By Linda Conlin, ABOC, NCLEC
Glass, CR-39, Polycarbonate, Hi-Index, Trivex—ECPs have all of these choices when recommending a lens material and often base their recommendation on the power of the prescription. But what do patients want? Do they want a specific material, or are they actually asking for a particular feature or benefit? The ECP must provide the guidance in selecting a material that works best for both vision and patient expectations.
According to a survey of 500 U.S. adult eyeglass wearers with dependent children conducted by PPG Industries, while consumers are interested in lenses that provide a combination of features, they are unfamiliar with their choices. Results suggested that patients would benefit from further education on the part of their eyecare professional, as 90 percent of survey respondents reported a tendency to defer to an ECP’s recommendation when selecting a lens material. The research indicated a general lack of awareness about lens material and there was little awareness about newer materials. However, the research also showed that consumers expect a lot from their lenses, with 71 percent saying it is important to them that their spectacles are made with the most advanced lens technology. In prioritizing the most important attributes of a spectacle lens, responses showed that clearest vision ranked highest. Considering patients’ need for education and trust in their ECPs, the ball is in our court!
Let’s take a closer look at lens material options.
•Glass is the most scratch resistant lens material with a high Abbe value that provides clear peripheral vision in high powers. On the downside, it’s the heaviest material, has the poorest UV absorption, is less impact resistant and has limited availability when compared with other materials.
•CR-39 is lighter and more impact resistant than glass. It’s the standard by which we compare lens thinness and lightness. With a high Abbe value, it provides clear peripheral vision in high powers, can be UV treated for 100 percent protection and is available with scratch-resistant coatings making it comparable to glass. However, it is thicker than other materials.
•Polycarbonate is 25 percent thinner and lighter than CR-39, and offers 100 percent UV protection without treatment. It can be drilled and is 30 times more impact resistant than CR-39, making it recommended for safety, sports and children’s eyewear. Caveats are that it can result in star cracks when drilled, and some patients report “poly non-adapt,” usually due to chromatic aberrations.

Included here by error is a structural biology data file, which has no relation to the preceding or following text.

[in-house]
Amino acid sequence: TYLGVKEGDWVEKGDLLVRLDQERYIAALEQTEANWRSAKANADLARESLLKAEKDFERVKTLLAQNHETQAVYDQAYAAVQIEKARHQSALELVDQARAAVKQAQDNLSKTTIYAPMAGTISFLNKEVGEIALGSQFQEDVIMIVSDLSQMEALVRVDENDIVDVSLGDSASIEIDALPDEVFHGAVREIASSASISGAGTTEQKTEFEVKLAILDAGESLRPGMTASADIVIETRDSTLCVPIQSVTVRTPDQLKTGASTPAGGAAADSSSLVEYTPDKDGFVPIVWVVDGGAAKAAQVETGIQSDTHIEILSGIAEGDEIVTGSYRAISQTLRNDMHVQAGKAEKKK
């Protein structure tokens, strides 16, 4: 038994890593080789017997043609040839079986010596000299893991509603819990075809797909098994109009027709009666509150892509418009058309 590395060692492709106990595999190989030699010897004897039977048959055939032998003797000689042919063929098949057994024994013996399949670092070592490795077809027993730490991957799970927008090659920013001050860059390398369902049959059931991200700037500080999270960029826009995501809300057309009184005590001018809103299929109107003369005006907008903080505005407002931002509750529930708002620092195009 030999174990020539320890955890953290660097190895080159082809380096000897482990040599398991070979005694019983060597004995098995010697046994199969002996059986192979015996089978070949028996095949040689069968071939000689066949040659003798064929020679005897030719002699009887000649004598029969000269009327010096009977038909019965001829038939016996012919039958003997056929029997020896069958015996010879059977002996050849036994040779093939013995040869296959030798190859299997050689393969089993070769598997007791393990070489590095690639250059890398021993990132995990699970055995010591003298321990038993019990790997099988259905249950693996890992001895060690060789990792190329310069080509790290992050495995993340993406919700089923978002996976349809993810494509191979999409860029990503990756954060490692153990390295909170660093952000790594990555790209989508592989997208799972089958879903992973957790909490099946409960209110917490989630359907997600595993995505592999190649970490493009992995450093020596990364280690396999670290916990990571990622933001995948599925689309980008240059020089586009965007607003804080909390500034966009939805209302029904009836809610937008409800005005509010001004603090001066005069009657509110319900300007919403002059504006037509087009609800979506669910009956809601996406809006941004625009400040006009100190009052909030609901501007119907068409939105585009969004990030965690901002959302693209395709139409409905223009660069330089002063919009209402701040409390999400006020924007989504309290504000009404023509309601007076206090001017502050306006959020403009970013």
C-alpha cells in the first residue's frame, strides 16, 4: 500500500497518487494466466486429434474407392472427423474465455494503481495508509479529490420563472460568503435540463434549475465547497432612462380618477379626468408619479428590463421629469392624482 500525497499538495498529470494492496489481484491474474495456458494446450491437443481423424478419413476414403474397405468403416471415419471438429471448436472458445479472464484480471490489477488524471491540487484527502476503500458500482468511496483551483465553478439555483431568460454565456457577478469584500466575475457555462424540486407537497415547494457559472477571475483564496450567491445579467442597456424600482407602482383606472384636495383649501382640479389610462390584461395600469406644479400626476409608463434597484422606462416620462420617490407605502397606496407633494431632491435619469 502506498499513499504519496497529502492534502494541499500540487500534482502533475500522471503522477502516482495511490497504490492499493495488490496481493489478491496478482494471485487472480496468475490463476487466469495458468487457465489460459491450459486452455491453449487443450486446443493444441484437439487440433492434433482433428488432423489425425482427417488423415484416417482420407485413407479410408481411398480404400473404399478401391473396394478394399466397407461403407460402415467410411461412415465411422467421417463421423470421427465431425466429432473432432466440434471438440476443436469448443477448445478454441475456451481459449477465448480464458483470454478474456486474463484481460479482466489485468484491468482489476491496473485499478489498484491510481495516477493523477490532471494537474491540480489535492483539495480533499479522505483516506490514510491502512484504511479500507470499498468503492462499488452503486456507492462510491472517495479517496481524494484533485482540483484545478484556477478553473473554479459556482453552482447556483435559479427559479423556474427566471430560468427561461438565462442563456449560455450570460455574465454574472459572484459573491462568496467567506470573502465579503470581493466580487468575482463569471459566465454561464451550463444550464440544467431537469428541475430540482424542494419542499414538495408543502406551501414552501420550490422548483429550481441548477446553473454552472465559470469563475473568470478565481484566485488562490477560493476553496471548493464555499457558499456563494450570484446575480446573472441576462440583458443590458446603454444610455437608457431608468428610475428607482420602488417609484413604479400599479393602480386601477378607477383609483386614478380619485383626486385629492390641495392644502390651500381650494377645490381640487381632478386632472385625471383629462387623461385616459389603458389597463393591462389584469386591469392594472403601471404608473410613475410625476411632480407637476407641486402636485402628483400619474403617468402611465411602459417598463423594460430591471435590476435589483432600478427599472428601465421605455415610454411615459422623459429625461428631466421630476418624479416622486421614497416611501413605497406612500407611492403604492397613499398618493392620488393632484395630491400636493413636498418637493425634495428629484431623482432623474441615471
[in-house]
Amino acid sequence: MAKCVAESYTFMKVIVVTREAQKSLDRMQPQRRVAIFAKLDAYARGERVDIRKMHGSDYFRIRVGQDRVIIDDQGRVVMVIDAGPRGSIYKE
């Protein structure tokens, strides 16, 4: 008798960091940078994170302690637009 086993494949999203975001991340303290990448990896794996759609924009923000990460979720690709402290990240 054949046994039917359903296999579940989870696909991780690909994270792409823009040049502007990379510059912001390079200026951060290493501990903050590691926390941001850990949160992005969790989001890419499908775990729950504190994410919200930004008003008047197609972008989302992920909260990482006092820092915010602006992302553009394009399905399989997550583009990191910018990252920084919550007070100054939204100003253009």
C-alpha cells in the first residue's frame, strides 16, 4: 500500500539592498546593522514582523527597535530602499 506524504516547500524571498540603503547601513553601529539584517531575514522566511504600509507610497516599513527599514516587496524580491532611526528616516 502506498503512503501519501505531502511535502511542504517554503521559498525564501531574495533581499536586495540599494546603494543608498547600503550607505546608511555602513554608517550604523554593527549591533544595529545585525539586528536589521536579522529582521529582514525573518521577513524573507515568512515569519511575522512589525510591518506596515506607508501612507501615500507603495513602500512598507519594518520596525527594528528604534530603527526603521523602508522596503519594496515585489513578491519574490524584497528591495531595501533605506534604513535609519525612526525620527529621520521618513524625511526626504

•Hi-Index lenses range from 1.6 to 1.74, Ultra Hi-Index. At up to 50 percent thinner than CR-39, they are the thinnest lenses available. They offer 100 percent UV protection and are made with scratch resistant coatings. The refractive index influences the Abbe value (chromatic dispersion) and reflectivity of a lens, so choosing a Hi-Index material with a higher Abbe value will improve the optical performance for better peripheral vision, as will the addition of a premium AR coating. Not all Hi-Index materials are created equal, though. For example, the high impact and reduced notch sensitivity or tensile strength of Mitsui MR Hi-Index makes it perfect for rimless and drill. (See the Materials Comparison chart.) However, Hi-Index is not recommended for sports, children’s or safety glasses.
•Trivex is a mid-index material that works well with drilled rimless frames and provides 100 percent UV protection. Trivex is suitable for children’s and safety glasses because of its impact resistance, and its higher Abbe value provides sharper peripheral vision with less chromatic aberration as compared to polycarbonate. While it is 25 percent thinner and lighter than CR-39, it is not as thin as higher index materials.
When choosing a lens material for a patient, of course the ECP must take the patient’s lifestyle into account, as well as the prescription. In addition to activities, consider that patients want the best for appearance, durability and convenience. For children, sports and safety, polycarbonate or Trivex are certainly the go-to options. For others, remember that patients purchase benefits, not index or Abbe values. Avoid discussing numbers, but rather present features and benefits the patient expects from their eyewear. Show them the difference in materials using lens samples in frames, or charts that show lens thinness by Rx.
Eyecare professionals are in a powerful position to use their unique relationship with patients to explain the benefits of lens materials for clearer vision, durability and protection that spectacle wearers want, even over price. Research and technology could produce more great material choices in the foreseeable future. Stay informed and make sure patients know you are offering them the best.